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Face time with ... Krystle Forsyth

Published: Sunday, May 18, 2014 11:44 p.m. CDT • Updated: Monday, May 19, 2014 8:38 a.m. CDT
Caption
(Provided photo)
Krystle Forsyth shows some of the nursing textbooks, donated by Kishwaukee College, that she was able to leave for the nurses while on a Rotary International trip to a Uganda hospital. The 25-year-old Sycamore resident is a Kishwaukee College graduate and works as a wound care nurse at Bethany Healthcare.

MALTA – Krystle Forsyth wanted to travel out of the country in February, and instead of vacationing in tropical, sandy beaches, she found herself in Uganda.

Forsyth, an alumna of Kishwaukee College’s nursing program, traveled from Feb. 8 to 23 with eight other people with Rotary District 6420 to Pamuro Parish in Uganda to help empower young women in Uganda.

Forsyth brought donated health care and nursing textbooks, and also cared for multiple patients in a Ugandan hospital. She plans to return to Uganda next February.

Forsyth recently spoke with reporter Andrea Azzo about her trip.

Azzo: What was it like in Uganda?

Forsyth: It was kind of surreal that I was ever there. The people are so amazing. Everybody is just so welcoming and appreciative. It was kind of surprising considering the situation in the hospital and how everything was. It was stress free.

Azzo: What were the conditions like at the hospital?

Forsyth: They had limited resources and equipment. The outcomes of the patients were never very good, yet everybody was so happy we were there and so thankful.

It was a 260-bed facility. I primarily worked in the women’s ward. There’s four pods and 19 beds in each pod, but there’s always overcrowding, so some people were on the floor.

[They need] blood pressure cuffs, stethoscopes, and they didn’t have any oxygen concentrators, which supply oxygen. Normally, people have between 90 to 100 percent oxygen in their blood. In Uganda, people who had tuberculosis had 60 percent oxygen. One little girl was 73 percent. There’s very little you can do. We notified the physicians and had the little girl sit in a comfortable position. At the time, we thought she had pneumonia, but it turned out she had tuberculosis. I’m not sure what the outcome of that patient was.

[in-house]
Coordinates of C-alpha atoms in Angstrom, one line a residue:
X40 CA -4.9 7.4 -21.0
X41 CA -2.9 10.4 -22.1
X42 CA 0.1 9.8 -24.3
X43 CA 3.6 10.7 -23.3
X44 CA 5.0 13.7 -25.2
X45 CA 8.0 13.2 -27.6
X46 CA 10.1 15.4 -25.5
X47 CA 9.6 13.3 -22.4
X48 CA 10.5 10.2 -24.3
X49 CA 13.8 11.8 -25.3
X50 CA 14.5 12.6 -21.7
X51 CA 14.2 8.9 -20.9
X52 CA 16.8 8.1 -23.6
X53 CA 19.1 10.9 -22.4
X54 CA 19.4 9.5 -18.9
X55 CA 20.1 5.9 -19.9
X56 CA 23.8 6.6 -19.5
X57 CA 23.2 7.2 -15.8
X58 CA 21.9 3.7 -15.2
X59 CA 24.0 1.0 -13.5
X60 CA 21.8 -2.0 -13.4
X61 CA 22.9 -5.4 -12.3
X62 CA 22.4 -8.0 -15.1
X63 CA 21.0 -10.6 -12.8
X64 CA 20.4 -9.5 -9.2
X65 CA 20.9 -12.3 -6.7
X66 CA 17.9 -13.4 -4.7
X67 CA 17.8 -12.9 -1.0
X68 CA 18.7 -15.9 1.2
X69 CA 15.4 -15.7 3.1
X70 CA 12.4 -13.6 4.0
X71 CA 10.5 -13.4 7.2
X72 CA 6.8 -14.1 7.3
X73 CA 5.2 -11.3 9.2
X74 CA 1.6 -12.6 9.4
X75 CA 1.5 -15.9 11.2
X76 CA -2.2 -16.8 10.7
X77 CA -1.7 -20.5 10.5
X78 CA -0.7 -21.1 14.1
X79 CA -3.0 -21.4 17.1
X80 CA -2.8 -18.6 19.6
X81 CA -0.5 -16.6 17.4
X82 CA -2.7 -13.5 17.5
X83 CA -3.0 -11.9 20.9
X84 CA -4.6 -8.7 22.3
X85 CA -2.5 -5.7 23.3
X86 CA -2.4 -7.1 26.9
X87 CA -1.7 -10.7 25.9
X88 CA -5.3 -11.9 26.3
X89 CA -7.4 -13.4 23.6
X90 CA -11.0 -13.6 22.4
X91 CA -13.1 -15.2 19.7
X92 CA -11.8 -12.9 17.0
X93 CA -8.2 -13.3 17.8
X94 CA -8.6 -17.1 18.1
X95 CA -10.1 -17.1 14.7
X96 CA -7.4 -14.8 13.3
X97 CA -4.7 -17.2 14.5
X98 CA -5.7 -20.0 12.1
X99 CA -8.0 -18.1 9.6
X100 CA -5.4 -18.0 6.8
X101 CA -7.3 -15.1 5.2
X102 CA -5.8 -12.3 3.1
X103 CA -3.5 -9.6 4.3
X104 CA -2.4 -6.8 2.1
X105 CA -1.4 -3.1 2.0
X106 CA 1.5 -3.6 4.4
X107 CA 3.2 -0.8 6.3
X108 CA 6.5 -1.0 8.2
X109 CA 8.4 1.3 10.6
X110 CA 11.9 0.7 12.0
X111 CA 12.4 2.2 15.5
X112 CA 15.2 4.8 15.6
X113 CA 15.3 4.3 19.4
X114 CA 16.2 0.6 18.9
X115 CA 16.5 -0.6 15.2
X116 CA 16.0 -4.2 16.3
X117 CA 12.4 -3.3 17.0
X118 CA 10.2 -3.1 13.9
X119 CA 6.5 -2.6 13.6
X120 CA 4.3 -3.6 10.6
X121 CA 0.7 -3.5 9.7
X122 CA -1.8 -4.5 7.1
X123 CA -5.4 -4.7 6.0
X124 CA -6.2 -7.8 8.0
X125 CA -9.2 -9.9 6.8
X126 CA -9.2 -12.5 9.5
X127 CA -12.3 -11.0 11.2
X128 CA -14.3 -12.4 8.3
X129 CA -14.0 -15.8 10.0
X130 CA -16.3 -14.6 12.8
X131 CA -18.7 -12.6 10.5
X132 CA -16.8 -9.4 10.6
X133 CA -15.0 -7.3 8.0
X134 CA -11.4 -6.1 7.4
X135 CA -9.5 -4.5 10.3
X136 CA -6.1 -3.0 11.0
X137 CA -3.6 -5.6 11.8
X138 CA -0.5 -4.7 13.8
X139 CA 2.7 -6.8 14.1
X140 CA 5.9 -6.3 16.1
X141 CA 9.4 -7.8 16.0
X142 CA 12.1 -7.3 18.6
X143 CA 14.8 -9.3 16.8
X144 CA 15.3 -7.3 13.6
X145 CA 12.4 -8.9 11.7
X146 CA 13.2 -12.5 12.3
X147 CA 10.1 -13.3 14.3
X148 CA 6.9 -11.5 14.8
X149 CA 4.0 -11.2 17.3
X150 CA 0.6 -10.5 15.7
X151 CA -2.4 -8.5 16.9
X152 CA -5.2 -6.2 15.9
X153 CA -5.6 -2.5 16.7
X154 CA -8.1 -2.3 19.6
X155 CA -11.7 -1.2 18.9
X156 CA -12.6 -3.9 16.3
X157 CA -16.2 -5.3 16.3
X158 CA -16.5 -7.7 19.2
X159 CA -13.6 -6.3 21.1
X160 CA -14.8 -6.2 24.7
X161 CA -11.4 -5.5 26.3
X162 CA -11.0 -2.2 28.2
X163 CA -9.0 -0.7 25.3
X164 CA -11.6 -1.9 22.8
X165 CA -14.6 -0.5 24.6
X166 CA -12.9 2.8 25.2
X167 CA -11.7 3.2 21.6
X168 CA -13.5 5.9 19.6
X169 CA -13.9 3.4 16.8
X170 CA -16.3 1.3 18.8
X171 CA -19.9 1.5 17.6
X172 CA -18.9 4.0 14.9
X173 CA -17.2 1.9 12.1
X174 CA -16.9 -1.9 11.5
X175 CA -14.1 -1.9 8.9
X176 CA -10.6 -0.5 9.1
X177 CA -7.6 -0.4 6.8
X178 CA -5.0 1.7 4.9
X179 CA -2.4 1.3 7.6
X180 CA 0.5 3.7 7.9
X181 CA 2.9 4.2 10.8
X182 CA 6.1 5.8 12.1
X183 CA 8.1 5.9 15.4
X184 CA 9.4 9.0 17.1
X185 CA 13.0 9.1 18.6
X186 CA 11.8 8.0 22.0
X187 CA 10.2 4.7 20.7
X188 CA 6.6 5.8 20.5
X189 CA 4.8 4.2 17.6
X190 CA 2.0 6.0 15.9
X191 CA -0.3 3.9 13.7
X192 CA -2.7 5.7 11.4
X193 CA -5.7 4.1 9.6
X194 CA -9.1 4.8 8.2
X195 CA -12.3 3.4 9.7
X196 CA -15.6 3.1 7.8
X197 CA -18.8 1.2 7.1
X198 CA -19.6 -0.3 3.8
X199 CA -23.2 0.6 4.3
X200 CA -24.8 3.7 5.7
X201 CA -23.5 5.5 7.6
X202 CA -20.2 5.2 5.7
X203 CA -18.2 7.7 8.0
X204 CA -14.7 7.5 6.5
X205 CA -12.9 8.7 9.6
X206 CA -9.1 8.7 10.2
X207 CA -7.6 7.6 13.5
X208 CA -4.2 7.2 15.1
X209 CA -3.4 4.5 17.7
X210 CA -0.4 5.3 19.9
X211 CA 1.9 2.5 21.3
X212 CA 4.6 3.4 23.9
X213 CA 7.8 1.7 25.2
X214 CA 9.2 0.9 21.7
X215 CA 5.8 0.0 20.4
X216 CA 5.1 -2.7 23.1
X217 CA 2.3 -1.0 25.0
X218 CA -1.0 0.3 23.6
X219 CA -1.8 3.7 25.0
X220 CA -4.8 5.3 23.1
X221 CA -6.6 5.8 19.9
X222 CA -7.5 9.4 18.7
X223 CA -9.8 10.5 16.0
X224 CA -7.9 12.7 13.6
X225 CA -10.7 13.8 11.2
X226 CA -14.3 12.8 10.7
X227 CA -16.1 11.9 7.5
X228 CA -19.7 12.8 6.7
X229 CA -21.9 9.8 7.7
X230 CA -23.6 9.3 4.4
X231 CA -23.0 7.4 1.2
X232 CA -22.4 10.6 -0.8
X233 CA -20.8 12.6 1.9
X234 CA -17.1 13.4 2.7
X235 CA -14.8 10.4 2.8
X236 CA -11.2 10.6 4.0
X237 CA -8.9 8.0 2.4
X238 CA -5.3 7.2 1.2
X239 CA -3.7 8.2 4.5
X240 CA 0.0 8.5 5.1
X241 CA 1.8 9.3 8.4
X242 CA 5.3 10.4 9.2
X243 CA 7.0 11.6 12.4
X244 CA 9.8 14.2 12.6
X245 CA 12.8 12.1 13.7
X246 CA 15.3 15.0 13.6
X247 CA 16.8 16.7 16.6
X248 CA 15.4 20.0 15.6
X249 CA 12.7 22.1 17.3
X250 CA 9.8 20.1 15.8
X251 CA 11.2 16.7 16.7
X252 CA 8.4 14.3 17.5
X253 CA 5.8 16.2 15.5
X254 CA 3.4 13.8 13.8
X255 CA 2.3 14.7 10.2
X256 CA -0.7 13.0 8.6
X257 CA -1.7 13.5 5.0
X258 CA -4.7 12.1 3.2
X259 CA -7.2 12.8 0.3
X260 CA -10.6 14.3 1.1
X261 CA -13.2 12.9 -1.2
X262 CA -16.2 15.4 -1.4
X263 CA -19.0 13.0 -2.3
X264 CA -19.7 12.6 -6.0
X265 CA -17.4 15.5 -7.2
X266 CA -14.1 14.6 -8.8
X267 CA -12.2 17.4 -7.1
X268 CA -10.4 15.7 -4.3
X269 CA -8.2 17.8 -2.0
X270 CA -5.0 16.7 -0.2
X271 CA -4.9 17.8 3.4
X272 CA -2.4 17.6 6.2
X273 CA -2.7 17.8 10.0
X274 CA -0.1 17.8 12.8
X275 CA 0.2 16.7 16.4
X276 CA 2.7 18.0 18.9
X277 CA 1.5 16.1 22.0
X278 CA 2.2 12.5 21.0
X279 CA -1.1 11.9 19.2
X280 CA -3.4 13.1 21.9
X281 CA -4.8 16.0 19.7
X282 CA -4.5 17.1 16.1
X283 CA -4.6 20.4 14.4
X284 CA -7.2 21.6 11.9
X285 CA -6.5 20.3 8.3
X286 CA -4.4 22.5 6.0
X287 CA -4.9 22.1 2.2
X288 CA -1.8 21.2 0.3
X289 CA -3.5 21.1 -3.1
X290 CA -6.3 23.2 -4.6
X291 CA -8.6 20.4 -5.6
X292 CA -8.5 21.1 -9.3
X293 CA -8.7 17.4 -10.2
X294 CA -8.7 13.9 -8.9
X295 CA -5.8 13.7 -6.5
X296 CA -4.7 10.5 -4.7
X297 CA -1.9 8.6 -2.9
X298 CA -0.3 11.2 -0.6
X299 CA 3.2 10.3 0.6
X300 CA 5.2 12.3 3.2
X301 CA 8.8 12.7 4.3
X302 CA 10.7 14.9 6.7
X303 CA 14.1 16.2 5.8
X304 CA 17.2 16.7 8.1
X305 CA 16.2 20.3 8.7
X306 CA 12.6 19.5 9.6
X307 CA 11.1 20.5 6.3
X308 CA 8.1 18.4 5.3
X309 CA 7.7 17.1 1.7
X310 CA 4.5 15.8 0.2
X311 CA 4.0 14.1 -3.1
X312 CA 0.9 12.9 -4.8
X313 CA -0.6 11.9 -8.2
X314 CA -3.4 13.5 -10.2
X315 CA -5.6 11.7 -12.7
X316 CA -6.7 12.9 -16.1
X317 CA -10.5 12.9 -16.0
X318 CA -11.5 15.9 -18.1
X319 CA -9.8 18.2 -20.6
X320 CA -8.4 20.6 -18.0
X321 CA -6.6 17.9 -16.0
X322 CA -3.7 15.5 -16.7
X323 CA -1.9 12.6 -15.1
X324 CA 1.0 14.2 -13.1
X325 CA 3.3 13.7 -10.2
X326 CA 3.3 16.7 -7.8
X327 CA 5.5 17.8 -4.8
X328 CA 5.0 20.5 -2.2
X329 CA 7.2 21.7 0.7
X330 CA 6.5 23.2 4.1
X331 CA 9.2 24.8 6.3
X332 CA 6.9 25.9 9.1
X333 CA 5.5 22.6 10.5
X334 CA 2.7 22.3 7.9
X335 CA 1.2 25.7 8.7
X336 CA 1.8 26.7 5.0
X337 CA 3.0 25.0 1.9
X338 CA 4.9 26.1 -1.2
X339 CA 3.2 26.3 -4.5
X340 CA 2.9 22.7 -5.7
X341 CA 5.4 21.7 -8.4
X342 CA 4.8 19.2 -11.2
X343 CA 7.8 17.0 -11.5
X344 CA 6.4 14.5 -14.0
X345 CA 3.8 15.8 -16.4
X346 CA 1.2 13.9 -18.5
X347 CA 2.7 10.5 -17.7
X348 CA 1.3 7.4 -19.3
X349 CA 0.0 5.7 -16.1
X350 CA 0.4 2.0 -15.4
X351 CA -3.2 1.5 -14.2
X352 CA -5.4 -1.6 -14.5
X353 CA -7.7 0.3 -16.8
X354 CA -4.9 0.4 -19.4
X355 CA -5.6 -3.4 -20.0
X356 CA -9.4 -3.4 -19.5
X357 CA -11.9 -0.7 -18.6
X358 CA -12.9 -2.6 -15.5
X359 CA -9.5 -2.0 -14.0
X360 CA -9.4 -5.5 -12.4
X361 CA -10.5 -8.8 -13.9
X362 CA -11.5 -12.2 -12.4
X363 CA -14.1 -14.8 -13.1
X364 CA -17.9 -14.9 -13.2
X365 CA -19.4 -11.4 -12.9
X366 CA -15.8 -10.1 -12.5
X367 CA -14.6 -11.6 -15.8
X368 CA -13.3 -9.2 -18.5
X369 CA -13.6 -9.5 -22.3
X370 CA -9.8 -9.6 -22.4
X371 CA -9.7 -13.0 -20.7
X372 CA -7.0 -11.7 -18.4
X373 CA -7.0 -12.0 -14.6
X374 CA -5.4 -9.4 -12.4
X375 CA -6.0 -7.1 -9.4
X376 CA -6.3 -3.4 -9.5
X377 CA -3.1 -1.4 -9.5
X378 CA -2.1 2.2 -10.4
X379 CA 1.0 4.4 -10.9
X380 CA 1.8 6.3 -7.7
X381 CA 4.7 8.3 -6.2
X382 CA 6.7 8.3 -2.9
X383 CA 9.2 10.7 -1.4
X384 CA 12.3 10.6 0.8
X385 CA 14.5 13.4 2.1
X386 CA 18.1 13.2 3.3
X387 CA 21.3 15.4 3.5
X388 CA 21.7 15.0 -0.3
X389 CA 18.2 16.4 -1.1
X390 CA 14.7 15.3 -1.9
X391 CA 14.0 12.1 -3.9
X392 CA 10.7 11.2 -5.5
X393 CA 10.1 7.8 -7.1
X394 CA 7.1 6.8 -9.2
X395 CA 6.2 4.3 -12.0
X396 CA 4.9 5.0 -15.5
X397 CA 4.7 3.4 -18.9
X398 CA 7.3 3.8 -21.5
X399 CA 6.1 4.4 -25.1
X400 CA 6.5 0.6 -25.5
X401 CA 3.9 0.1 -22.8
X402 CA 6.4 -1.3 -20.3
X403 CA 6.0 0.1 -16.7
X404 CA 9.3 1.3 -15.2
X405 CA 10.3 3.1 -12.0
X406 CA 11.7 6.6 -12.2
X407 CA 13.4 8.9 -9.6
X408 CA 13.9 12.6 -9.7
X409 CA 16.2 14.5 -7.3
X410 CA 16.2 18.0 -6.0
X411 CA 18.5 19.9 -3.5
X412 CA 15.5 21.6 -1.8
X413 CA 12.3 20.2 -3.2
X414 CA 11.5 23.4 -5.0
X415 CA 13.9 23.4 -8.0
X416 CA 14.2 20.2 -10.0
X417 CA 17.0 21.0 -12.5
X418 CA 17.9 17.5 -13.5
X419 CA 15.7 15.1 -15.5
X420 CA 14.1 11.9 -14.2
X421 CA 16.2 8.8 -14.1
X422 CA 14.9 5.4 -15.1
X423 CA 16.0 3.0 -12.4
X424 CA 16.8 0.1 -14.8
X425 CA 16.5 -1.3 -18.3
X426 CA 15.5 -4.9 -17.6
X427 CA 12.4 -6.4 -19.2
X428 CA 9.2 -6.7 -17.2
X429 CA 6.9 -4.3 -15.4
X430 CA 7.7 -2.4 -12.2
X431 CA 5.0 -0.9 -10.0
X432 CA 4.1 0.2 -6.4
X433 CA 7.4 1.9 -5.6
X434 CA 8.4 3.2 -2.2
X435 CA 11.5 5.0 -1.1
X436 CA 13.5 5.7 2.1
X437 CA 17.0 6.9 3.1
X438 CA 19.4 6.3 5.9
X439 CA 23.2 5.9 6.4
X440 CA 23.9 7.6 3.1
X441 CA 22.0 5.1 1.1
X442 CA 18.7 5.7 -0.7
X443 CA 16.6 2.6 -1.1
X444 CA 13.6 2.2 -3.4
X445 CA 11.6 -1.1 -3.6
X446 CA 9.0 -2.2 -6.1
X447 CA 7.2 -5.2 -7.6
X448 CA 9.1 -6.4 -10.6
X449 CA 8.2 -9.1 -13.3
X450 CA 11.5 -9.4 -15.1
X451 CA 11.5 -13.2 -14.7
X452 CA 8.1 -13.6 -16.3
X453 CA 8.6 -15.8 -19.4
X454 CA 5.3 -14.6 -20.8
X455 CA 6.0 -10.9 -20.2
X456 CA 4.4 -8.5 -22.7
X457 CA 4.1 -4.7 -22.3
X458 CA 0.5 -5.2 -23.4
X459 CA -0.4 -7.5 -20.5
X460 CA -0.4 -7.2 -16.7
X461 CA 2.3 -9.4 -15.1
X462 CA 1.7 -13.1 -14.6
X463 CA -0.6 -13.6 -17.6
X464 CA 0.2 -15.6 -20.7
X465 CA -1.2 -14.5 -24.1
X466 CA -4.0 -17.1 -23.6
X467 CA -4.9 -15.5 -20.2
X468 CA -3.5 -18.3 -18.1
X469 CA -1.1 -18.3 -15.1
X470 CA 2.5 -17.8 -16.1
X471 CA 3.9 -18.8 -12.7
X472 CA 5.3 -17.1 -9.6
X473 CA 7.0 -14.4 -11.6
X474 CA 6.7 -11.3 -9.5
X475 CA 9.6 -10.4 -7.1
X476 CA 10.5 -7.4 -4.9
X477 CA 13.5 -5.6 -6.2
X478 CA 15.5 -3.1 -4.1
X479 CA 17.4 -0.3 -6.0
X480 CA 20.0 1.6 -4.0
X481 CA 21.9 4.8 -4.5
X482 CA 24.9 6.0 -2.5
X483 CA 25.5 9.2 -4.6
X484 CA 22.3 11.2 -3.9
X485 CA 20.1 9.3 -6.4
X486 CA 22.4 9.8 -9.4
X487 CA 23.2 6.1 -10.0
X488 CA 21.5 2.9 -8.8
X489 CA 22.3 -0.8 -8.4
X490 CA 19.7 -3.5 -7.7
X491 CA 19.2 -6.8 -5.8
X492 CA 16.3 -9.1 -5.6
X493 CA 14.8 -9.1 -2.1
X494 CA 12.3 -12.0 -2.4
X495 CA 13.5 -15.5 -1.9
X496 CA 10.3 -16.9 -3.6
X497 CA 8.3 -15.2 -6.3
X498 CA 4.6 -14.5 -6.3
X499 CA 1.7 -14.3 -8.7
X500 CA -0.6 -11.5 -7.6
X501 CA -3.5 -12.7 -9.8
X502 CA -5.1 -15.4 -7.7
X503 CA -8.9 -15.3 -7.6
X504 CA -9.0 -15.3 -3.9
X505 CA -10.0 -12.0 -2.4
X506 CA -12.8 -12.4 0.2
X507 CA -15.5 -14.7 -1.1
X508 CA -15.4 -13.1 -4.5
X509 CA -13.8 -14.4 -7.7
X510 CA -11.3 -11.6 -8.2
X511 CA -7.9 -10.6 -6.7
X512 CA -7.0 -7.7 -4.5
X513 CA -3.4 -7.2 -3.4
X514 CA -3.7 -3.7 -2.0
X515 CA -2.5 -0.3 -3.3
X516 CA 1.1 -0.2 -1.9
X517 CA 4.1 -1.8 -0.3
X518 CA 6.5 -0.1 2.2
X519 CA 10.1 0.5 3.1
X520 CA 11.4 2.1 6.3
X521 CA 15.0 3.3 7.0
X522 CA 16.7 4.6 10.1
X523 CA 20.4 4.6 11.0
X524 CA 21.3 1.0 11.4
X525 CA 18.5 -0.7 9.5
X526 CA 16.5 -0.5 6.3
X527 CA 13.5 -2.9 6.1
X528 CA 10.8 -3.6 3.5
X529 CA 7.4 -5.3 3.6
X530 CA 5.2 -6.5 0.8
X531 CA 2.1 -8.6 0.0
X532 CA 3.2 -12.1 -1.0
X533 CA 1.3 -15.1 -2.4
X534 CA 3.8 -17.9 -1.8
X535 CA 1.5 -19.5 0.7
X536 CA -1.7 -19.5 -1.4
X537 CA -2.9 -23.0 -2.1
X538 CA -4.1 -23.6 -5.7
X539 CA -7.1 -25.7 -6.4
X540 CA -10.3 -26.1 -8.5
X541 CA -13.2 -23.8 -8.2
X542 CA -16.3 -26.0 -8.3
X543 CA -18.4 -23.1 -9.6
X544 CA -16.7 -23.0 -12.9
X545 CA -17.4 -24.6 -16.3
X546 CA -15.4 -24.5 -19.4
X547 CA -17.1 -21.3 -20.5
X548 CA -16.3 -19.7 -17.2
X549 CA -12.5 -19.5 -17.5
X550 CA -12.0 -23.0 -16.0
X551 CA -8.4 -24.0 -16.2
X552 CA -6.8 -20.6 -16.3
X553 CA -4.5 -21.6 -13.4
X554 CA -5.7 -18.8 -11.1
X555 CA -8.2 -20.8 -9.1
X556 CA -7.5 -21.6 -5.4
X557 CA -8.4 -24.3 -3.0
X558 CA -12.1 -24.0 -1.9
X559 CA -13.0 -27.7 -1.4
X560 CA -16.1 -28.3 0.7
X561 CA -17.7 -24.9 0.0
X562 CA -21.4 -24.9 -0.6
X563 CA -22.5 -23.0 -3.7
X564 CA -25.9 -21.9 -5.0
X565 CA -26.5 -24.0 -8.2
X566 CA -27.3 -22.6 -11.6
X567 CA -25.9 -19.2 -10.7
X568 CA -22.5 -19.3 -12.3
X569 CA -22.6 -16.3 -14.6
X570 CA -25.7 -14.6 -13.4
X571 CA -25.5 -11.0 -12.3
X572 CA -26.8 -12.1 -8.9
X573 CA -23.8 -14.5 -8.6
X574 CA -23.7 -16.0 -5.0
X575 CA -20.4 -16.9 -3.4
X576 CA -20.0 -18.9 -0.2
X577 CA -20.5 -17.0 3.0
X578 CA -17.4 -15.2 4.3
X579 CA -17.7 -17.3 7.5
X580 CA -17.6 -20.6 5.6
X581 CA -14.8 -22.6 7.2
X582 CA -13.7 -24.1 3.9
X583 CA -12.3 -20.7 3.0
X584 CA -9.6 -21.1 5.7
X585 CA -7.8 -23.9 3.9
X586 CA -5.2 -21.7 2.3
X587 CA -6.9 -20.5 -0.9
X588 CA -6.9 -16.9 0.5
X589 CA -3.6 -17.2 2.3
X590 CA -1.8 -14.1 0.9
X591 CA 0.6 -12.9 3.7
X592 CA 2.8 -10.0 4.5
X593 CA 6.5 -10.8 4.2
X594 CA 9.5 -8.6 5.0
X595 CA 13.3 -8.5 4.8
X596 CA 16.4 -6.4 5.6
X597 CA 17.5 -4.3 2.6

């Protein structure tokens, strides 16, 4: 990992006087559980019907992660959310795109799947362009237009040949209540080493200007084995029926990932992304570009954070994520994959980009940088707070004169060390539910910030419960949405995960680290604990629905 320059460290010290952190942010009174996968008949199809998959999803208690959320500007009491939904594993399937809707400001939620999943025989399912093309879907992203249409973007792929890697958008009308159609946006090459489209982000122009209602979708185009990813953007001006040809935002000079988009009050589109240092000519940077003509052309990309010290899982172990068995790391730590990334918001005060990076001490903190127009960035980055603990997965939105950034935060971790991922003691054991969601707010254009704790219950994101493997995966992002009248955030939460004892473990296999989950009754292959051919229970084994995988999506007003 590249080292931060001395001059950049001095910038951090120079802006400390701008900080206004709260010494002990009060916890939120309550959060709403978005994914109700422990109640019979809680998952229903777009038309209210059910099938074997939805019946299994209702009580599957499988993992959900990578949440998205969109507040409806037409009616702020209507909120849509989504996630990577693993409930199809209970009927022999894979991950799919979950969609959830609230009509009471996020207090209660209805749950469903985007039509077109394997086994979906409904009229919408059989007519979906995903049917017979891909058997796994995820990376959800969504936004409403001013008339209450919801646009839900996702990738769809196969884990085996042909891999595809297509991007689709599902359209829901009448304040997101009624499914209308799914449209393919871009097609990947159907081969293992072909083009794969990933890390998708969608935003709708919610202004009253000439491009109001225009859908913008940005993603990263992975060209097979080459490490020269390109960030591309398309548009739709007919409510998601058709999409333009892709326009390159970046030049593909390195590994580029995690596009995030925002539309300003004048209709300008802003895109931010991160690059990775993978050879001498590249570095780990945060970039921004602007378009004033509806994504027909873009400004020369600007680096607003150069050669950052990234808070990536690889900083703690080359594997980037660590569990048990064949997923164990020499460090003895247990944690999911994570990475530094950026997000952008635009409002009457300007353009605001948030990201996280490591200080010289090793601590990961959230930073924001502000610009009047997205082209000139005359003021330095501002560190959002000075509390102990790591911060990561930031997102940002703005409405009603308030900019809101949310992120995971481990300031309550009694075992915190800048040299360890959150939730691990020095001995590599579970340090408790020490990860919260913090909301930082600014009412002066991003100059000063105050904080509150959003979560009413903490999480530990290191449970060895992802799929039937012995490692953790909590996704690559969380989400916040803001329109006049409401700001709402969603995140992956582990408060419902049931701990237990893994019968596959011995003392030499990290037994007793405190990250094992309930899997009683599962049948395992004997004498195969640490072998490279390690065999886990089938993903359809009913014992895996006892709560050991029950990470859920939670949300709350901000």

Azzo: Why did you want to go to Uganda?

Forsyth: To help empower young women and children. Women do all the housework and cooking then try to make a living. There’s no time for school. Usually girls drop out of school or don’t go to school. We were there to encourage them. We partnered with a Ugandan group, which focuses on empowering young women.

Azzo: What did you take back with you when you returned to the United States?

Forsyth: Several members and I are giving presentations to try to spread the word and share our experience. One member from Genoa has been writing pen pal letters back and forth. A Sterling OB-GYN is trying to get a physician from Uganda to come here and work with him. We’re still collecting materials. We’re trying to raise awareness so when we go back, we know what’s needed the most.

Azzo: What will be your goal when you go back there next February?

Forsyth: We want to see if they’ve improved at all based off our assessments we presented. We just want to keep helping them improve their overall health care services. The nurses were very knowledgeable and basically have the same education as we do, but there’s just so many patients and such limited equipment and supplies.

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